Refer first to FIG. 1 wherein is shown the preferred embodiment of the subject invention. In FIG. 1 is shown a thin character drum or mask 1 which may be, for instance, .004 thick, made of conductive material. Disposed on the inner surface of the character drum 1 is a micromesh screen 2. Formed completely through the the character drum are a plurality of openings 3 in the configuration of print characters. As shown in FIG. 1, the print characters 3 on the character drum 1 are disposed around it in circumferential columns. All circumferential columns are identical such that, considering a line parallel to the axis of rotation of the character drum, it can be seen that all Zs are in alignment, all As are in alignment, etc. Means of applying toner to the character drum-mesh screen configuration are provided comprising a velvet toner roll 4 and mohair loading roll 5. Toner is applied to the mohair loading roll 5 which rotates at the same speed as the velvet toner roll 4 which in turn rotates at a speed slightly slower than the character drum 1. The velvet toner roll 4 rotates at a speed slower than the character drum 1 to produce a scrubbing action between them. In this manner toner is applied to the character drum-mesh screen configuration. It should be noted that the toner does not adhere to the character drum 1, but adheres only to the micromesh screen 2, such that print characters of toner are formed. This attraction of toner only to and retention of toner by the micromesh screen can be assured in several ways. For instance, as shown in FIG. 1, a center electrode 6 is provided having a potential applied thereto which causes the toner to be drawn toward it and thereby retained by the microswitch screen 2. In those areas other than the open areas 3 of the character drum 1, the character drum 1 acts as a shield and toner does not adhere thereto. Obviously, to act as an electrostatic shield the character drum, which is made of a conductive material, is grounded.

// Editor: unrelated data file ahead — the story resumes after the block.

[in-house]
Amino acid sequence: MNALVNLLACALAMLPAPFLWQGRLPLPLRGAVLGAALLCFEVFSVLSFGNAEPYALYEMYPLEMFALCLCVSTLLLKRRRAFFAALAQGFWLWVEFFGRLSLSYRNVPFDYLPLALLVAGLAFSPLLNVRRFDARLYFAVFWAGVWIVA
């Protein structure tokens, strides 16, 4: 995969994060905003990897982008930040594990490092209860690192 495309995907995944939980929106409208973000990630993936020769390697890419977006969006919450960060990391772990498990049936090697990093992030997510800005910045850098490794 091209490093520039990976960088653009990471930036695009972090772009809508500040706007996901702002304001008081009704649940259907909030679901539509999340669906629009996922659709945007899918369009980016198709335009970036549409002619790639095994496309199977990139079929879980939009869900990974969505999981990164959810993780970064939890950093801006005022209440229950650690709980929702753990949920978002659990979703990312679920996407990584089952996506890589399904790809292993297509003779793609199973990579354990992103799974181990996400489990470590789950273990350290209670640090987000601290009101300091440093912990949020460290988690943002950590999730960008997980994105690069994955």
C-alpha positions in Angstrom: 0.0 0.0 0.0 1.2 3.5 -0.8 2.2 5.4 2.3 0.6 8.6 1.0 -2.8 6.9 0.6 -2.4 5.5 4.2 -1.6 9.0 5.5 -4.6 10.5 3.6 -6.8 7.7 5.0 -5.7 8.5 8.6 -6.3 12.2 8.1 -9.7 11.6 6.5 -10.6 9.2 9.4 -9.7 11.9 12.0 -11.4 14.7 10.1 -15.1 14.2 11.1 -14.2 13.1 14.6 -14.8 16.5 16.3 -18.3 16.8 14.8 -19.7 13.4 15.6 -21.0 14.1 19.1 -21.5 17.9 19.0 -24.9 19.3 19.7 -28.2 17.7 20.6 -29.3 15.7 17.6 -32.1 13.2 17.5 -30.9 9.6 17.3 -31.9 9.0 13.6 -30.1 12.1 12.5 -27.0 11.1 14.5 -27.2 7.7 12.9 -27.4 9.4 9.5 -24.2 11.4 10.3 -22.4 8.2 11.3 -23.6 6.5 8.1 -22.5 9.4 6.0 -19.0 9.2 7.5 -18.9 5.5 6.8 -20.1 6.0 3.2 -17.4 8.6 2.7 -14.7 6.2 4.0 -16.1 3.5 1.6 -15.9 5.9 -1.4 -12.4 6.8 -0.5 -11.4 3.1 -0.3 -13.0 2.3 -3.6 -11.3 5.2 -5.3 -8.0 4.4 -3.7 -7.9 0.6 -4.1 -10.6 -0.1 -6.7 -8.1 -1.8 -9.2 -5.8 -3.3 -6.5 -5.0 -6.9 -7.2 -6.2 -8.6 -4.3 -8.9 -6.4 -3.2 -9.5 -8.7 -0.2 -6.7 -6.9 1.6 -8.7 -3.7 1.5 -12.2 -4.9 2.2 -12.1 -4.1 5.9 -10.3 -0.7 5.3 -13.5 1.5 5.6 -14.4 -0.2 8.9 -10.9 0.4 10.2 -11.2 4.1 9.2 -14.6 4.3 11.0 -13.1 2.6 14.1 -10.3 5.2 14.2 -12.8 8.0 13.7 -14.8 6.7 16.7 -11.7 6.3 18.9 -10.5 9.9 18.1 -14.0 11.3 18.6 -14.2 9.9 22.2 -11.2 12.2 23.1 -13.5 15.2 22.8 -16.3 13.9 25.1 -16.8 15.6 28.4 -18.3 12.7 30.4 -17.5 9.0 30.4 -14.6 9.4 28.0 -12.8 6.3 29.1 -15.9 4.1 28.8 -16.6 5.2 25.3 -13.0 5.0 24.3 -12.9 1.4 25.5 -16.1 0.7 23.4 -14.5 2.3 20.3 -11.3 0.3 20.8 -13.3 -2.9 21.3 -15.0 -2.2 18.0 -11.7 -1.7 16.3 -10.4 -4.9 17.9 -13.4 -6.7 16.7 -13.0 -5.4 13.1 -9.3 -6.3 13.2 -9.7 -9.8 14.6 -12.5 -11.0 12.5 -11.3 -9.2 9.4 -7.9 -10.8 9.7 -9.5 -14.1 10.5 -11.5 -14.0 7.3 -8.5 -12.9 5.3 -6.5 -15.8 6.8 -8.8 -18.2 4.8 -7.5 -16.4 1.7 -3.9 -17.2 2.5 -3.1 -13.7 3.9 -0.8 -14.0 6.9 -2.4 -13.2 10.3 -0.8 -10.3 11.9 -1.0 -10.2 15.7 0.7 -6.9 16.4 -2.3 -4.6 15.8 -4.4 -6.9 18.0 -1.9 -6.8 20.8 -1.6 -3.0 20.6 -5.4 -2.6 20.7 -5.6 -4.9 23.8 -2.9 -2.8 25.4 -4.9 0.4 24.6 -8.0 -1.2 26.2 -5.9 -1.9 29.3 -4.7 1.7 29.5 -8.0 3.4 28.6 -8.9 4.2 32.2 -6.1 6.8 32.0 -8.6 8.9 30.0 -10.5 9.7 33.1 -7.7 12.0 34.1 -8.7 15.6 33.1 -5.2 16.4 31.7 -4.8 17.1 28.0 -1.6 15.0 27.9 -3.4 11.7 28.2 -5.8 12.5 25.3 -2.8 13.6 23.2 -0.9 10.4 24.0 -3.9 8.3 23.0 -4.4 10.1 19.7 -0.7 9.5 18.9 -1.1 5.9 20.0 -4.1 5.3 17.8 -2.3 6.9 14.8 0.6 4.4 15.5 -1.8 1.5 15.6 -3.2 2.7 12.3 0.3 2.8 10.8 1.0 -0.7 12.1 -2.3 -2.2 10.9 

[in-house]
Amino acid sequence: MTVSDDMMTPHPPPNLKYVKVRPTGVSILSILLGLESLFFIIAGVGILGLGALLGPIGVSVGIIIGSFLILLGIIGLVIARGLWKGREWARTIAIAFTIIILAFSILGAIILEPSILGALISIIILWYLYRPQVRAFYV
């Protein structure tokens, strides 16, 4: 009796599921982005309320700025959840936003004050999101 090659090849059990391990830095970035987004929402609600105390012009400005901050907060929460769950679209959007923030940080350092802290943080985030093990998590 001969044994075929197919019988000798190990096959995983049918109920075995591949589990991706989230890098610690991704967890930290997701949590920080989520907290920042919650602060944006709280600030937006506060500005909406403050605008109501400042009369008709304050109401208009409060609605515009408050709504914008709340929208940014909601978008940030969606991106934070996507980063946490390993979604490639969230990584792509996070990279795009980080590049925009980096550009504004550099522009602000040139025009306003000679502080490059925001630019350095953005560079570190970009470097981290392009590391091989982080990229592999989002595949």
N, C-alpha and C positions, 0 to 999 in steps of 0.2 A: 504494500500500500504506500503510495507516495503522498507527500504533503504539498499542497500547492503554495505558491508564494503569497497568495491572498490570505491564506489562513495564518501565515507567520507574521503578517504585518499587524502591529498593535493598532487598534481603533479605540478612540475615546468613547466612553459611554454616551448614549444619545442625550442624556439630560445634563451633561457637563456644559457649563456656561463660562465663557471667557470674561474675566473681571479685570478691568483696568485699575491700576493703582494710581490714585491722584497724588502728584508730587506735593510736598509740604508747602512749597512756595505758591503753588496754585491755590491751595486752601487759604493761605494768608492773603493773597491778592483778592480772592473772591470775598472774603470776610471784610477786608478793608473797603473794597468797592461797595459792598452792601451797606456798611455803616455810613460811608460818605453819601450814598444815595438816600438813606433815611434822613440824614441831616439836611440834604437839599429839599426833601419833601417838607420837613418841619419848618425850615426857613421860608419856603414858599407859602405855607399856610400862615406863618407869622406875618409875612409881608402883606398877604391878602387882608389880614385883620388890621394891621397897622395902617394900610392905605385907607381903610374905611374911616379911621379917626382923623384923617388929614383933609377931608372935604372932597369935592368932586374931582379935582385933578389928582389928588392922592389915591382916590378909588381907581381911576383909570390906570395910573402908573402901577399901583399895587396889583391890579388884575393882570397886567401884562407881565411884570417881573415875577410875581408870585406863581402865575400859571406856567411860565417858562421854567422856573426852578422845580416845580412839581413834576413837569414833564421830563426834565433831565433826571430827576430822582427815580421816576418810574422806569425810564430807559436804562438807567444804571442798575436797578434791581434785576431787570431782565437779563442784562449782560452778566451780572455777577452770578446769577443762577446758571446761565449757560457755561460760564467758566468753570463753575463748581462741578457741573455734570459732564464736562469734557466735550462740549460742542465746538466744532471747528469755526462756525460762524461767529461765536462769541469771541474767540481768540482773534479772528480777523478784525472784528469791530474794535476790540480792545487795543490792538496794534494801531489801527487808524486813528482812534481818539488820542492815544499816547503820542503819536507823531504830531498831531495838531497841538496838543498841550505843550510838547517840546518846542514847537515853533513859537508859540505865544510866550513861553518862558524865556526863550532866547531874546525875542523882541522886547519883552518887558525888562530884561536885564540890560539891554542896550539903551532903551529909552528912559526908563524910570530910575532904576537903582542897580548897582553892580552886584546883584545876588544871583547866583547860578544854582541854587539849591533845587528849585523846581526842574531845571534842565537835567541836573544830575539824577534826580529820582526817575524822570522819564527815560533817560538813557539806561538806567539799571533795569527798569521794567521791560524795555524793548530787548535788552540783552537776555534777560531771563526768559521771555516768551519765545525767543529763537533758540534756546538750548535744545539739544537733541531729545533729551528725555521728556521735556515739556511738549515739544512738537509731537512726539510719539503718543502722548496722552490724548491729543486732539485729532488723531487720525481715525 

In FIG. 1 it should be obvious that the mohair loading roll 5, the velvet toner roll 4, the character drum 1 and the print medium feed sprocket 7 are rotated by conventional rotating means (not shown). Also, while in FIG. 1 there is shown a print medium sprocket feed mechanism 7, it will of course be apparent that any other type of feed mechanism such as a conventional roller feed, would be suitable.

Contained within the paper guide 8 are a plurality of selectively energizable electrostatic probes 9. One electrostatic probe 9 is provided for each print station. Each probe 9 is connected by leads 10 to the electrode decoder and amplifier 11. The paper guide 8 comprises not only the probe section, but also comprises a heater section 12. As is well known, toner is contained within resin and to make it adhere to the material which is to be printed on, the toner in almost all instances must be heat set. While other methods of heat setting the toner can be provided, it has been found that incorporation of the heating element in the paper guide has provided suitable heat setting.